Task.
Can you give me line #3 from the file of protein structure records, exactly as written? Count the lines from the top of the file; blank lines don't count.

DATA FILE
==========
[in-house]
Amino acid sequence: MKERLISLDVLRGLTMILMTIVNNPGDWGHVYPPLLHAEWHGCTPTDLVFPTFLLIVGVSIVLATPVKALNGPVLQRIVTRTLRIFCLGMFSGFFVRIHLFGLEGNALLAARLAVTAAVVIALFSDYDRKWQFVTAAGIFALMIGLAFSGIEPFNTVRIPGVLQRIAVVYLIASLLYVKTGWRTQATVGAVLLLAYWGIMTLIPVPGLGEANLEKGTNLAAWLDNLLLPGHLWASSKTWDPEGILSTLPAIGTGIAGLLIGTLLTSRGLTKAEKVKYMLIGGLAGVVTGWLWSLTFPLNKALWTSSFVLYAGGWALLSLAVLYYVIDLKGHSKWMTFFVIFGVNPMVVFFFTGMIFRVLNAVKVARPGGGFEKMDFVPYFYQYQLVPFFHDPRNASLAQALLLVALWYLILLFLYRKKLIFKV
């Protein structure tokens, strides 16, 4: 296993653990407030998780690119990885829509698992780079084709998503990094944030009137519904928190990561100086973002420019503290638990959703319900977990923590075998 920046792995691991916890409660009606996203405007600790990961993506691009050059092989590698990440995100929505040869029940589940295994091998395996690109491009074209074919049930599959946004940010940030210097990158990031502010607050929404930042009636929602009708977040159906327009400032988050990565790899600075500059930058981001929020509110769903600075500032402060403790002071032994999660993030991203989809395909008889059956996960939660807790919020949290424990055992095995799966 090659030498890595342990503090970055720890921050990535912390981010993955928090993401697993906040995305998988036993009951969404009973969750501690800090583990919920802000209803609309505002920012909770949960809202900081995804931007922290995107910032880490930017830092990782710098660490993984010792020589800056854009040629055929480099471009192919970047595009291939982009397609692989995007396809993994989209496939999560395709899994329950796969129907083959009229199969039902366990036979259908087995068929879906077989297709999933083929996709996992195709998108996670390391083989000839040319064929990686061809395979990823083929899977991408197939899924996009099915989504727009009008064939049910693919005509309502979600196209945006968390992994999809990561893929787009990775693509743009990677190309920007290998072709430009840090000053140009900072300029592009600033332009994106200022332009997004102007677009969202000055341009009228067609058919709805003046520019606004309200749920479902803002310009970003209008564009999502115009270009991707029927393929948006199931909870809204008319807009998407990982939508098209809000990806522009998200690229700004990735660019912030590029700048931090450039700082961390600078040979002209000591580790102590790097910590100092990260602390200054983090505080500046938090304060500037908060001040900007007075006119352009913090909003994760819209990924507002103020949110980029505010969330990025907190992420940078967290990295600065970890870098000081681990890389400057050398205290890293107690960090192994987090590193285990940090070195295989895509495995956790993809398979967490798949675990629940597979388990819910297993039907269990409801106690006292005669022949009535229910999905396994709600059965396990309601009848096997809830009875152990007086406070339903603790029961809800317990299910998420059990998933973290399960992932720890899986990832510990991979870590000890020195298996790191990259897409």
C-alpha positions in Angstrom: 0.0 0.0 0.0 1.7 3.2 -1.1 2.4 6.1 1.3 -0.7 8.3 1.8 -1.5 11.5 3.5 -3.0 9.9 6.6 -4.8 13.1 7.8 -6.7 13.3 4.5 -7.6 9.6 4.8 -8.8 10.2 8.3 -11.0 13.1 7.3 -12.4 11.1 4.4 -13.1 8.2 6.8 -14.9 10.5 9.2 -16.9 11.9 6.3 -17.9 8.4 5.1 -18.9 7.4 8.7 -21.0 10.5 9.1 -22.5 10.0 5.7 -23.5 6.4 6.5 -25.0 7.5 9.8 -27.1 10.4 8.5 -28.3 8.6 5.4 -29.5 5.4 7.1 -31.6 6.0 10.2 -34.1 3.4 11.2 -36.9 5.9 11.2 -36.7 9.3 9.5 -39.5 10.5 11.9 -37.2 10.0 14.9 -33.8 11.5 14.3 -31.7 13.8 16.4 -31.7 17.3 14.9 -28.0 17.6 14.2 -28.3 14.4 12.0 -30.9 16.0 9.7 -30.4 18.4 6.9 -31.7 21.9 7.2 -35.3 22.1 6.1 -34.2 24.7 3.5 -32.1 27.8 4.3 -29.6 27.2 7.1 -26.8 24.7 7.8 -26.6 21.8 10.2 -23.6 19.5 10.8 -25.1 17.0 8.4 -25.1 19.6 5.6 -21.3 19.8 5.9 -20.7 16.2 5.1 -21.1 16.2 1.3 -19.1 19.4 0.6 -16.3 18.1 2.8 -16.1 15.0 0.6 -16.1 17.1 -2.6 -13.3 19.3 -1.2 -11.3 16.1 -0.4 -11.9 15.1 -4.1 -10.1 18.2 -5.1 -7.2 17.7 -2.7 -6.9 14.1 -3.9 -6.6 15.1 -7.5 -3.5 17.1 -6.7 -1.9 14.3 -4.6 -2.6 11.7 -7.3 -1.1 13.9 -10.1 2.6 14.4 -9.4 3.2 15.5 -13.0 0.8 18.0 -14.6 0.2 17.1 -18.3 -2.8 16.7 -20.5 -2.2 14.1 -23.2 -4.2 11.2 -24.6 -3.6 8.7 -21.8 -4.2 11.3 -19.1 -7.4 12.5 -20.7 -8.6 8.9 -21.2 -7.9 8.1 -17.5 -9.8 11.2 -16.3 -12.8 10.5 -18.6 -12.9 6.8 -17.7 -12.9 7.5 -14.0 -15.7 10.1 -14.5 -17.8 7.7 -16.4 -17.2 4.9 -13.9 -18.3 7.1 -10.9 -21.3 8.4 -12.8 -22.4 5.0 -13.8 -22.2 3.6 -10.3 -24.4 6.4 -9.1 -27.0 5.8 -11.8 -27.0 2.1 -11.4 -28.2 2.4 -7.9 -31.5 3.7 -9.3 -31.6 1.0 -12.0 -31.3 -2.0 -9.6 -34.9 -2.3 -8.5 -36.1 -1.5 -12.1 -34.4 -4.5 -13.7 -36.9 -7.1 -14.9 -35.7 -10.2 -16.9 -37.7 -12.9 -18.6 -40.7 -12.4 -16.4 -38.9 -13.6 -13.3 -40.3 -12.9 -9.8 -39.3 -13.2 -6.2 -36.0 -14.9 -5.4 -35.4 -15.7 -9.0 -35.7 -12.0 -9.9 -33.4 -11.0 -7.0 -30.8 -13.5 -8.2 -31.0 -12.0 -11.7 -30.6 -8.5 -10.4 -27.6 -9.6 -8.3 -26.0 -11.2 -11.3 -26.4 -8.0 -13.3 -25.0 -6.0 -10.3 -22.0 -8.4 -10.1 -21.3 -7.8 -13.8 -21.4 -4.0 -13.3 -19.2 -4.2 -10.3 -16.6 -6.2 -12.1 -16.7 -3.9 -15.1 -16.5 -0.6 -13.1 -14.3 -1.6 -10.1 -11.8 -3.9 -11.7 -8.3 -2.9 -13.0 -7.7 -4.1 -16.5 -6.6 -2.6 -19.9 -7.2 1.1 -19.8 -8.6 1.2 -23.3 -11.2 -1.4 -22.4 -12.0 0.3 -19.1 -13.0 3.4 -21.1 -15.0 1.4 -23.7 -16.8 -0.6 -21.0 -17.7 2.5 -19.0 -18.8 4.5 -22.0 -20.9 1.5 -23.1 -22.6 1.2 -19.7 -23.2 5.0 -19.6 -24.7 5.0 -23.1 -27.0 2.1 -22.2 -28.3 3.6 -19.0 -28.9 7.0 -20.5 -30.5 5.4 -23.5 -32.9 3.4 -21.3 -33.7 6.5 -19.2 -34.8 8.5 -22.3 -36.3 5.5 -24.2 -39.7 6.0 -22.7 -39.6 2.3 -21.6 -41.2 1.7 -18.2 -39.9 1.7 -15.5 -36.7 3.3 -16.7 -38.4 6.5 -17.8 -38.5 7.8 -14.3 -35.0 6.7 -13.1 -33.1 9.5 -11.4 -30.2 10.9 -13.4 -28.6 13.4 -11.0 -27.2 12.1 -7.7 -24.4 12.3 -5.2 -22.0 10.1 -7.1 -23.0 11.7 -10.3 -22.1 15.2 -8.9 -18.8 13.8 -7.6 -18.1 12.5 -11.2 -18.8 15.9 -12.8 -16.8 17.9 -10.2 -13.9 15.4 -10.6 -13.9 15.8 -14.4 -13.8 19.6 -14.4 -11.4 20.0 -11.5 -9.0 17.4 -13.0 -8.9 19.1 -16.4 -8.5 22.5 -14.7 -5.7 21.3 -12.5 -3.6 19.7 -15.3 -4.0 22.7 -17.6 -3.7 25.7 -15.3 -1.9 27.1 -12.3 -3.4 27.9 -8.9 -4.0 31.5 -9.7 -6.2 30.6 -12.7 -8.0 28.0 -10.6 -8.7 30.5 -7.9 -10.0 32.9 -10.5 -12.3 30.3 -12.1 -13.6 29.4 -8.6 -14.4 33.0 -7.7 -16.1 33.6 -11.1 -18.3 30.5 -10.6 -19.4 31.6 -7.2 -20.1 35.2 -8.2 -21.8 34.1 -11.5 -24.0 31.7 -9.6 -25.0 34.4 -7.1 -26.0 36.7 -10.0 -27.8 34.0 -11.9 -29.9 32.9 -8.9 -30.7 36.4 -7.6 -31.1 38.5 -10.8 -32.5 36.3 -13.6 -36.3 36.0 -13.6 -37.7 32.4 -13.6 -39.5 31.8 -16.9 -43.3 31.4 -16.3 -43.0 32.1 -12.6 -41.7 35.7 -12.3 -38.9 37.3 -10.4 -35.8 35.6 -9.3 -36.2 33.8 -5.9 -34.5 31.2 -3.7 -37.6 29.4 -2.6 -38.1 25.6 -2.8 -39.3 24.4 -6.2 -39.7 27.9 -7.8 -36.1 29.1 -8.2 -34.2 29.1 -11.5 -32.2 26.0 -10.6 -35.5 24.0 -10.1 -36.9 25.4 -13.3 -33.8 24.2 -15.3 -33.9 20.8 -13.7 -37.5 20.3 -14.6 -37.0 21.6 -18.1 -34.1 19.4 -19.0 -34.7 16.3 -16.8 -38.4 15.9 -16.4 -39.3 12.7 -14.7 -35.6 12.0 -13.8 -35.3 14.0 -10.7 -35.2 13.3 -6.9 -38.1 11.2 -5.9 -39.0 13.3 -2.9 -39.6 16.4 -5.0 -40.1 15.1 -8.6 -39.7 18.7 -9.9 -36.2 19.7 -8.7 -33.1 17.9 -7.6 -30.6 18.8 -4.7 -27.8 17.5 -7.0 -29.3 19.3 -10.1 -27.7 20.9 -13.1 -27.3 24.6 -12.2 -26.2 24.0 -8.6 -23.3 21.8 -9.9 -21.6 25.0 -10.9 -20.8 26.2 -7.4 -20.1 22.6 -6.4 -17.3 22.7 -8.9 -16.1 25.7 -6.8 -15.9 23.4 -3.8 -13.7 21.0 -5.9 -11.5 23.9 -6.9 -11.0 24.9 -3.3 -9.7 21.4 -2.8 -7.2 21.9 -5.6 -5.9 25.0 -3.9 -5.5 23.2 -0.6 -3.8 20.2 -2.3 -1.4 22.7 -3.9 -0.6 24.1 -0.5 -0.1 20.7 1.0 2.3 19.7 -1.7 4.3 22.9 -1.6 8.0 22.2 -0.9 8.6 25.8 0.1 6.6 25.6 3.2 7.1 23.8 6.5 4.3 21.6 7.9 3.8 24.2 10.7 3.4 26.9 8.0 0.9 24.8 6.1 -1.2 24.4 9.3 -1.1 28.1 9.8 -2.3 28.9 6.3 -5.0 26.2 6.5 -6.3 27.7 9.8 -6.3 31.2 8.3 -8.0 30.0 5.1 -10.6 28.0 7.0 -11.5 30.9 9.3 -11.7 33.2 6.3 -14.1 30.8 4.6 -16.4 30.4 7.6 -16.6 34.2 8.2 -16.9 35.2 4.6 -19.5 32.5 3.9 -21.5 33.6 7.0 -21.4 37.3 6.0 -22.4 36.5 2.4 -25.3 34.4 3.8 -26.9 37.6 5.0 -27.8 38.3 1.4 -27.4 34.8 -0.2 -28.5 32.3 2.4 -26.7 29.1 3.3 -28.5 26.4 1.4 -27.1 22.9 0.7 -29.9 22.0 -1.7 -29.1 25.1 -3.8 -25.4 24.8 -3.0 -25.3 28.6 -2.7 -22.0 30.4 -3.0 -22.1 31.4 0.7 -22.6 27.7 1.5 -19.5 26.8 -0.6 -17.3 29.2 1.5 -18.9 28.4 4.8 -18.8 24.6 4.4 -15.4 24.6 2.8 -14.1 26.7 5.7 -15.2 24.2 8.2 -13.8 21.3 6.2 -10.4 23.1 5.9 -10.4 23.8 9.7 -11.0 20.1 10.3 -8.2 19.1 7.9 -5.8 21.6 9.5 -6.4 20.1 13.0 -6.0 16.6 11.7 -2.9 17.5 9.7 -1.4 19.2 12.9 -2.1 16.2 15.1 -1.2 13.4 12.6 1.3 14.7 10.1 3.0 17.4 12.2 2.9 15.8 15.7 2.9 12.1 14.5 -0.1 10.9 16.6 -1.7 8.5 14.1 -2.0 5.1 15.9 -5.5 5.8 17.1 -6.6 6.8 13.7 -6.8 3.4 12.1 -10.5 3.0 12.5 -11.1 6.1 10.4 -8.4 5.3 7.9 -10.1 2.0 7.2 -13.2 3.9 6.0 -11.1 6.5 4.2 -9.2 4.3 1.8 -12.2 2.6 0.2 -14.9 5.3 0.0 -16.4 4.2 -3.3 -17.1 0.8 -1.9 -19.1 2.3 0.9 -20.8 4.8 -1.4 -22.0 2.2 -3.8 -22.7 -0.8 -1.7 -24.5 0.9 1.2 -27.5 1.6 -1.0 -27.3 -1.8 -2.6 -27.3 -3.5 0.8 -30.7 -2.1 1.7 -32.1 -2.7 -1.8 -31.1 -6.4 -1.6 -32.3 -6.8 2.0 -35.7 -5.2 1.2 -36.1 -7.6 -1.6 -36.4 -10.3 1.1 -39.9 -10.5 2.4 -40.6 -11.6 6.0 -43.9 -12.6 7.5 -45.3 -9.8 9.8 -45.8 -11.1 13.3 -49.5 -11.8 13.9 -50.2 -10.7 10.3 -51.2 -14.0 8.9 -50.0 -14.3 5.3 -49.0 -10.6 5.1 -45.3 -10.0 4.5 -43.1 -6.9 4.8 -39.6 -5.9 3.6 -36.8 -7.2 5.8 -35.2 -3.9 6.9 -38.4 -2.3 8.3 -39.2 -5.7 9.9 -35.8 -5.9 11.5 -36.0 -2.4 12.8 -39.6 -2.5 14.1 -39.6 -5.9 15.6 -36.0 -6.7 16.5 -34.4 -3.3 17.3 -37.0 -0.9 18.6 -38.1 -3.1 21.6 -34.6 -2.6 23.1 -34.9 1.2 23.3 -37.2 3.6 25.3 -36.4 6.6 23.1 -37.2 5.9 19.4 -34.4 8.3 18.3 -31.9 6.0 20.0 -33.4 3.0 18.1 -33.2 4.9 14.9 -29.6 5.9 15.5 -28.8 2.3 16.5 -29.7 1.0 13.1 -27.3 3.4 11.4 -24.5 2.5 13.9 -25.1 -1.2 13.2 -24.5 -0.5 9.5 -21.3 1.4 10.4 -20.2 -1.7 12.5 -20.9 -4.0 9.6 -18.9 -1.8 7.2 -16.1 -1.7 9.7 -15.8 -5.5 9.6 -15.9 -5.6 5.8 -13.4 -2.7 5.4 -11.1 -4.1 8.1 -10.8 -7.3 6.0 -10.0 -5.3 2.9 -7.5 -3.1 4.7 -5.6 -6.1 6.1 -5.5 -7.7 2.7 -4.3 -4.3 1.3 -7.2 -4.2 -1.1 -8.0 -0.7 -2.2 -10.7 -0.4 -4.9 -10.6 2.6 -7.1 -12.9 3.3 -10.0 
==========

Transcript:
């Protein structure tokens, strides 16, 4: 296993653990407030998780690119990885829509698992780079084709998503990094944030009137519904928190990561100086973002420019503290638990959703319900977990923590075998 920046792995691991916890409660009606996203405007600790990961993506691009050059092989590698990440995100929505040869029940589940295994091998395996690109491009074209074919049930599959946004940010940030210097990158990031502010607050929404930042009636929602009708977040159906327009400032988050990565790899600075500059930058981001929020509110769903600075500032402060403790002071032994999660993030991203989809395909008889059956996960939660807790919020949290424990055992095995799966 090659030498890595342990503090970055720890921050990535912390981010993955928090993401697993906040995305998988036993009951969404009973969750501690800090583990919920802000209803609309505002920012909770949960809202900081995804931007922290995107910032880490930017830092990782710098660490993984010792020589800056854009040629055929480099471009192919970047595009291939982009397609692989995007396809993994989209496939999560395709899994329950796969129907083959009229199969039902366990036979259908087995068929879906077989297709999933083929996709996992195709998108996670390391083989000839040319064929990686061809395979990823083929899977991408197939899924996009099915989504727009009008064939049910693919005509309502979600196209945006968390992994999809990561893929787009990775693509743009990677190309920007290998072709430009840090000053140009900072300029592009600033332009994106200022332009997004102007677009969202000055341009009228067609058919709805003046520019606004309200749920479902803002310009970003209008564009999502115009270009991707029927393929948006199931909870809204008319807009998407990982939508098209809000990806522009998200690229700004990735660019912030590029700048931090450039700082961390600078040979002209000591580790102590790097910590100092990260602390200054983090505080500046938090304060500037908060001040900007007075006119352009913090909003994760819209990924507002103020949110980029505010969330990025907190992420940078967290990295600065970890870098000081681990890389400057050398205290890293107690960090192994987090590193285990940090070195295989895509495995956790993809398979967490798949675990629940597979388990819910297993039907269990409801106690006292005669022949009535229910999905396994709600059965396990309601009848096997809830009875152990007086406070339903603790029961809800317990299910998420059990998933973290399960992932720890899986990832510990991979870590000890020195298996790191990259897409």